J.A. Shapiro
doi: 10.4454/jpp.v92i4sup.343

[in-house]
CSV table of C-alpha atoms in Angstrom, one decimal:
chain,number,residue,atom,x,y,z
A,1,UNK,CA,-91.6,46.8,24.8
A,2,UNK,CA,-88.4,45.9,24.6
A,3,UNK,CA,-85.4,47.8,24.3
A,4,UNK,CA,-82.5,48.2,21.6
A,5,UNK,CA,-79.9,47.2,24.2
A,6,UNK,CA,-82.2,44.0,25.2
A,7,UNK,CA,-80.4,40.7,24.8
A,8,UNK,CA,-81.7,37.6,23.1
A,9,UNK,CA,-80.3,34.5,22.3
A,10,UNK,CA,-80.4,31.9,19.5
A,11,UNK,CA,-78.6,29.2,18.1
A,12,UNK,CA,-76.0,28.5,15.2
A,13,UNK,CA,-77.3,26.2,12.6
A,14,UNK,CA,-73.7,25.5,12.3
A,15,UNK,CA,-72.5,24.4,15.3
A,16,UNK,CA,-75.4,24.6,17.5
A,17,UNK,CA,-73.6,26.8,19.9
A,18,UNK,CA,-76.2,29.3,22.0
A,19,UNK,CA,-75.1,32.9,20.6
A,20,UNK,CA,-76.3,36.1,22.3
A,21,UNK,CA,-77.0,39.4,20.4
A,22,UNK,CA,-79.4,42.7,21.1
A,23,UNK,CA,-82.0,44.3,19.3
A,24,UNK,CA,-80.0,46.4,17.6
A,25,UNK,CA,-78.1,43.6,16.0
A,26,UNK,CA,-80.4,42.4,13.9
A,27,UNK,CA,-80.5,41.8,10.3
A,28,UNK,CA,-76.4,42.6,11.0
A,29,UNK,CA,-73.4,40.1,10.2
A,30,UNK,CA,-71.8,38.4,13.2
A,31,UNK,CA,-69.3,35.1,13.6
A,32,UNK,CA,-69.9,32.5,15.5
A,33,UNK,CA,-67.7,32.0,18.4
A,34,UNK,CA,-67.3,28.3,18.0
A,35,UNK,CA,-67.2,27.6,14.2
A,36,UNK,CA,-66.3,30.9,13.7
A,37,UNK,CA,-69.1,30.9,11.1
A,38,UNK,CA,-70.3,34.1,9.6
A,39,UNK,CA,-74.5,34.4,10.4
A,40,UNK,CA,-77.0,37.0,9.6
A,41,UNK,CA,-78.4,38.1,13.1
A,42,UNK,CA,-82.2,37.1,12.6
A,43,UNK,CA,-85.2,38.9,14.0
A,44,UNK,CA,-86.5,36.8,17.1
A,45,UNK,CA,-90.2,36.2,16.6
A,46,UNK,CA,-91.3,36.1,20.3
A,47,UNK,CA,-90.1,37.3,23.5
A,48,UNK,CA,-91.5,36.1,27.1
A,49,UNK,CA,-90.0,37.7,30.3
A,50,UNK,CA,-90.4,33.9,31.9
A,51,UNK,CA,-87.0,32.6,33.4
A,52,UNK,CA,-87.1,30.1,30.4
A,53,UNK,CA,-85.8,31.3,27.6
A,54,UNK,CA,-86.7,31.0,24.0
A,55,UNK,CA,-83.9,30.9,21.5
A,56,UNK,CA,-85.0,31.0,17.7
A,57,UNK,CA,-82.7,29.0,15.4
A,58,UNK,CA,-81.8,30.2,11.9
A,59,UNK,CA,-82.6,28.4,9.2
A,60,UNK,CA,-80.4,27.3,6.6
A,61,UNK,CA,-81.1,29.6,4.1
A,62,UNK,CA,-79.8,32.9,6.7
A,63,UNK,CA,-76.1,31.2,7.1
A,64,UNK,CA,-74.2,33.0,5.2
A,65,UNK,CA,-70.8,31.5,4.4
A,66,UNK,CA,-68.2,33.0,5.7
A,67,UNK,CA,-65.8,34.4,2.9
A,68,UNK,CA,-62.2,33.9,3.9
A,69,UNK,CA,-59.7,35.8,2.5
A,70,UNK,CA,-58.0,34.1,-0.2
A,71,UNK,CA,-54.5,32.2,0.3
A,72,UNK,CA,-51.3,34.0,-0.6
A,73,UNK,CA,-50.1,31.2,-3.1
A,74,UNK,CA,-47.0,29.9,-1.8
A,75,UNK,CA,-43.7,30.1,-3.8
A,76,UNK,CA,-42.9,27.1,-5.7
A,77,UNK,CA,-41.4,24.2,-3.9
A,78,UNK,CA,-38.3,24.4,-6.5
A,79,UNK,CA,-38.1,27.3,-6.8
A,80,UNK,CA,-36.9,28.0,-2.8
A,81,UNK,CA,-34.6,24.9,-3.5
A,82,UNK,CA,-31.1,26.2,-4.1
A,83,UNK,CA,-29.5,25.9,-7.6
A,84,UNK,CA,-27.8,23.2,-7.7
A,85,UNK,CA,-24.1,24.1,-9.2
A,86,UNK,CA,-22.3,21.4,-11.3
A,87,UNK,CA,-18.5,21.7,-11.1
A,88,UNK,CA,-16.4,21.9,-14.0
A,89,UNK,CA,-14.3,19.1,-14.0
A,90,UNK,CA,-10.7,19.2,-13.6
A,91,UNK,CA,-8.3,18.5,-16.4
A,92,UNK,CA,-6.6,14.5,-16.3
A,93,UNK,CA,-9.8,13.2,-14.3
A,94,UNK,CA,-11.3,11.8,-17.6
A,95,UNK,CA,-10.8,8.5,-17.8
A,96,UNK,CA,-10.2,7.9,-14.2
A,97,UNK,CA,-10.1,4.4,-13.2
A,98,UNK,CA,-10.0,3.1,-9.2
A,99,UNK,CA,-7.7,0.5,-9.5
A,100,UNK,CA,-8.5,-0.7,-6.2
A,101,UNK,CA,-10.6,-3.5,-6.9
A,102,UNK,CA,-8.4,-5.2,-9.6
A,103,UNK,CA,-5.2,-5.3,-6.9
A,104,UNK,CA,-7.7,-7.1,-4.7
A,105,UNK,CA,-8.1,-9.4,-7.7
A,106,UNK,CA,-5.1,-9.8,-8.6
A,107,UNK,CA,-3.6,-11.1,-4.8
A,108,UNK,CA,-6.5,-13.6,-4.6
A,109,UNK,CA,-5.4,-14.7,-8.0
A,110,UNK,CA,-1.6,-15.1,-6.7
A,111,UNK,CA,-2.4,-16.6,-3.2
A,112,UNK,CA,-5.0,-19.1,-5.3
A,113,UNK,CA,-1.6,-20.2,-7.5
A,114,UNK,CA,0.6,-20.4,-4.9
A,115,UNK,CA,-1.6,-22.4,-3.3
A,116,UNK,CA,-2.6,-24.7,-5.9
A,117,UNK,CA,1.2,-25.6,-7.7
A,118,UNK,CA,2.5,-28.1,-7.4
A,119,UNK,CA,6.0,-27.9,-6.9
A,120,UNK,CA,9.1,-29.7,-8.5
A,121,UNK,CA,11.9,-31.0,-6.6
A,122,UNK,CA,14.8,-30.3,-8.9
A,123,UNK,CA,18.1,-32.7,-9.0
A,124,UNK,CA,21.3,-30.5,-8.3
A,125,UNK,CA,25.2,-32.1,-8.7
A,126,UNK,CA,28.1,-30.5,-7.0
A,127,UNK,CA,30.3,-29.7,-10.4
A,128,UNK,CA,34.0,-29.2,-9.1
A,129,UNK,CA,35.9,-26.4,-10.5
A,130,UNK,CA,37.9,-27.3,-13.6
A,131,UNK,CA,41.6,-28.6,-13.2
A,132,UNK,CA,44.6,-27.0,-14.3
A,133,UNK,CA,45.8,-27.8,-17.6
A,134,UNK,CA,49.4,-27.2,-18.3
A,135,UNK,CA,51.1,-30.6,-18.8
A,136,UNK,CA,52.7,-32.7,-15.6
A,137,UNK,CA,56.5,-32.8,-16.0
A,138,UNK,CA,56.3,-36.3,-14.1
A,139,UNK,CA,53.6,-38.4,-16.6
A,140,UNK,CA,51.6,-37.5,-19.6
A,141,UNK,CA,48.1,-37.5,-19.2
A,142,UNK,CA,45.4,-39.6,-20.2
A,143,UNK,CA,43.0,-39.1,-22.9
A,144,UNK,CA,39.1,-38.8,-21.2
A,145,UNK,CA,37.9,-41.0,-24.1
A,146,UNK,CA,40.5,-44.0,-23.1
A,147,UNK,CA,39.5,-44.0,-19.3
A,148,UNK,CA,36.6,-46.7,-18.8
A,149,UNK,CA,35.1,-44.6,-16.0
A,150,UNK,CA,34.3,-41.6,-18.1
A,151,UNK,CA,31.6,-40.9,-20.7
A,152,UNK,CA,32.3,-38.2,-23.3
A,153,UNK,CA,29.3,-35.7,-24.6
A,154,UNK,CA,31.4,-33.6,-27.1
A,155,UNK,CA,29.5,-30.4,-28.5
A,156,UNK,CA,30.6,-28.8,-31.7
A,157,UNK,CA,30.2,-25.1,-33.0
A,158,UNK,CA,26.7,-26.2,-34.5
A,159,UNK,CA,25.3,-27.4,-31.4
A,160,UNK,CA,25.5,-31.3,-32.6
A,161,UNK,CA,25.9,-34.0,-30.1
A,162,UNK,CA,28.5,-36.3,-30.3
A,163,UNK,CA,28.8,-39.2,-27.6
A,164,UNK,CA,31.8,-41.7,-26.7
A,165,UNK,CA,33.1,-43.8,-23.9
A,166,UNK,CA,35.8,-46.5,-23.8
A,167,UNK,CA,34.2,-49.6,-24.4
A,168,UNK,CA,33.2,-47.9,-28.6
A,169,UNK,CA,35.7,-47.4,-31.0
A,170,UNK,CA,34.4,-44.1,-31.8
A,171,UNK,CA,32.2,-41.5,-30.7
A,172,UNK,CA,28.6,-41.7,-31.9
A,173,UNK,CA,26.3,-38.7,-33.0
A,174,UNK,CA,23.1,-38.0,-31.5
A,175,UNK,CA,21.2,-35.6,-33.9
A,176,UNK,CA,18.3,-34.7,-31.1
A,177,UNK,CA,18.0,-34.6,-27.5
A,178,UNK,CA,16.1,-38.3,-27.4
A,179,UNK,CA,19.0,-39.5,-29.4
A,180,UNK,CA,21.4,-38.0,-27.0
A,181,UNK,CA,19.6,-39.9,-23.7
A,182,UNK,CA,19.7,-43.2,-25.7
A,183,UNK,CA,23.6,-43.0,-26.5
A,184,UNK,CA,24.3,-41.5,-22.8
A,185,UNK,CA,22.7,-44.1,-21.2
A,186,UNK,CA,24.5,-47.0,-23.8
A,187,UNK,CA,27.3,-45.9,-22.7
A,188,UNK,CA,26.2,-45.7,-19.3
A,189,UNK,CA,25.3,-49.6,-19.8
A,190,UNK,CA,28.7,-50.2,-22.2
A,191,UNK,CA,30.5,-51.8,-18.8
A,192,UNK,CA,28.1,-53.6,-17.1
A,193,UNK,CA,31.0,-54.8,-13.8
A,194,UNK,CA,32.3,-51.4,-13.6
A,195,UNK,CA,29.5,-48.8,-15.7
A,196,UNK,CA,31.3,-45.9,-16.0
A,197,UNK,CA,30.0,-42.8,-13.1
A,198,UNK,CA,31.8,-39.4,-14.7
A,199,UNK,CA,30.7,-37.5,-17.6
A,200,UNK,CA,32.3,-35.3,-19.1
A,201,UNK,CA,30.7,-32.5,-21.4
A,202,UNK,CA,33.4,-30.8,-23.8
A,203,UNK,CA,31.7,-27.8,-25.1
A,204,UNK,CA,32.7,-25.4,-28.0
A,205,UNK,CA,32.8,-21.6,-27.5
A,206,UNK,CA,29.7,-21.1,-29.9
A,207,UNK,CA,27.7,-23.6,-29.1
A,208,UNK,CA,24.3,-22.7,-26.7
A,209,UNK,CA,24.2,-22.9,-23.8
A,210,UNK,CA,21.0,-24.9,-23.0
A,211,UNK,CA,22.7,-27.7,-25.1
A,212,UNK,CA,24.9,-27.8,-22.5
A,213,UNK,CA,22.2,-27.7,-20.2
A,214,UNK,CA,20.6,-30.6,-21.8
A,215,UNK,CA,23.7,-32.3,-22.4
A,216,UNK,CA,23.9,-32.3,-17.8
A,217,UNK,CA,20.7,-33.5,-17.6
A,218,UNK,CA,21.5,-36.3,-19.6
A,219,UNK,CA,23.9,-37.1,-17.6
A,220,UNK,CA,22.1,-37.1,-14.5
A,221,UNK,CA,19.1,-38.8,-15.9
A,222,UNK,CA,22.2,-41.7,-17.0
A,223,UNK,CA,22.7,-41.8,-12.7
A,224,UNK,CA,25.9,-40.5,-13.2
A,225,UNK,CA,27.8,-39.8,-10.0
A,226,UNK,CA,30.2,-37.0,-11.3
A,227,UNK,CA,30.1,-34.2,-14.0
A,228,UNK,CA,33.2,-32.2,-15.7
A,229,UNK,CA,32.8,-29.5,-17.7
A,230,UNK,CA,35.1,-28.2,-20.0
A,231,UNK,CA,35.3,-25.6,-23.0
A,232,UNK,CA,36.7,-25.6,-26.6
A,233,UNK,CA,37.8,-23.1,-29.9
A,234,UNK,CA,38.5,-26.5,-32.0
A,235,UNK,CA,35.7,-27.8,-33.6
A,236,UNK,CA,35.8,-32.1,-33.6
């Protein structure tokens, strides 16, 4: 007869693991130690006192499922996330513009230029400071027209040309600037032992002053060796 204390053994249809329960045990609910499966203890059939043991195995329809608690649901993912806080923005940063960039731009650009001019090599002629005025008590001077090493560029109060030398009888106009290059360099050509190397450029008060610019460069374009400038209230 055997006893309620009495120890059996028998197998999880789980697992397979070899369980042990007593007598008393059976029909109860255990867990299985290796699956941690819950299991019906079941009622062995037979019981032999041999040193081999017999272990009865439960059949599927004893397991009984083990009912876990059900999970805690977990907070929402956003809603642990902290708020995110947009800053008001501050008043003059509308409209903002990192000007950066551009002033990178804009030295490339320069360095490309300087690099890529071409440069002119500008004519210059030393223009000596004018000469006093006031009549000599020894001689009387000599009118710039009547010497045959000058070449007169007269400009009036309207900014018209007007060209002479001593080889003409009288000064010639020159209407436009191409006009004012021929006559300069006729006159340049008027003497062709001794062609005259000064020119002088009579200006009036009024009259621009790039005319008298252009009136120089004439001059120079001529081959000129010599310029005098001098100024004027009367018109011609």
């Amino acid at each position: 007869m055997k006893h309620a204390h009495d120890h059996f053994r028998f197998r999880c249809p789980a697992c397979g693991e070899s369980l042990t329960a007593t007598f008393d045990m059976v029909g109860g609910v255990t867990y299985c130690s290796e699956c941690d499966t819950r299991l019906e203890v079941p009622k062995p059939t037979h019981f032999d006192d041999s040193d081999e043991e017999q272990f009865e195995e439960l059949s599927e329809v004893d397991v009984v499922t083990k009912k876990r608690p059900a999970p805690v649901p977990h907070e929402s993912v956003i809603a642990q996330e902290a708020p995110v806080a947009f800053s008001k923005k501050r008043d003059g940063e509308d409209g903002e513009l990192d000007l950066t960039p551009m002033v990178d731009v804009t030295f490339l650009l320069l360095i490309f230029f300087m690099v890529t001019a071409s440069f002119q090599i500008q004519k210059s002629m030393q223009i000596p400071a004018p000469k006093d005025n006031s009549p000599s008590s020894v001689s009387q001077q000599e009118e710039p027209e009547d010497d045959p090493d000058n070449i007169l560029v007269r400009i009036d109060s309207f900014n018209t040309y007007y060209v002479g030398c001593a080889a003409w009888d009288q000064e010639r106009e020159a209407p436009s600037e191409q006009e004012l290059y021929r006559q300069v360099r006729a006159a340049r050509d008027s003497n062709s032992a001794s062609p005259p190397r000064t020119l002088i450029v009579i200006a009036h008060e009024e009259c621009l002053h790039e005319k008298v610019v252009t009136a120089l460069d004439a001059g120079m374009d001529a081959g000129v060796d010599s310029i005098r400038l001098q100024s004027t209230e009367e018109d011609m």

Over a half century of molecular genetics has transformed our view of how genomes operate in the cells of living organisms. Instead of the DNA-centric view in which the genome determines the properties of cells and organisms, we understand today that cells use their genomes as read-write (RW) data-storage systems. The ability of cells to restructure their genomes is critical to episodes of evolutionary change, where new genomic structures become necessary to survive and proliferate in a modified ecology. Contrary to conventional evolutionary views, the genome record teaches us that many of these changes involve intercellular and intracellular horizontal DNA transfer, cell fusions, novel symbiotic associations and unusual fertilization events. Illustrations of critical genome sequencing data come from all kingdoms of life (bacteria, archaea and eukarya) and from both microbes and larger organisms. Cell sensory and regulatory networks as well as the molecular toolkit for genome restructuring are central to a modern 21st Century view of the evolutionary process. The ability of cells to regulate genome restructuring at the epigenetic and other levels plays a key role in the timing of evolutionary events. It is likely that the complementary ability of cells to target change within the genome has played a significant part in the origination of evolutionary novelties, ranging from new protein domains to entire morphogenetic circuits. These ideas serve as the basis for a new way of thinking about the evolutionary process that both integrates ecological disruptions and suggests an innovative research agenda for the new century.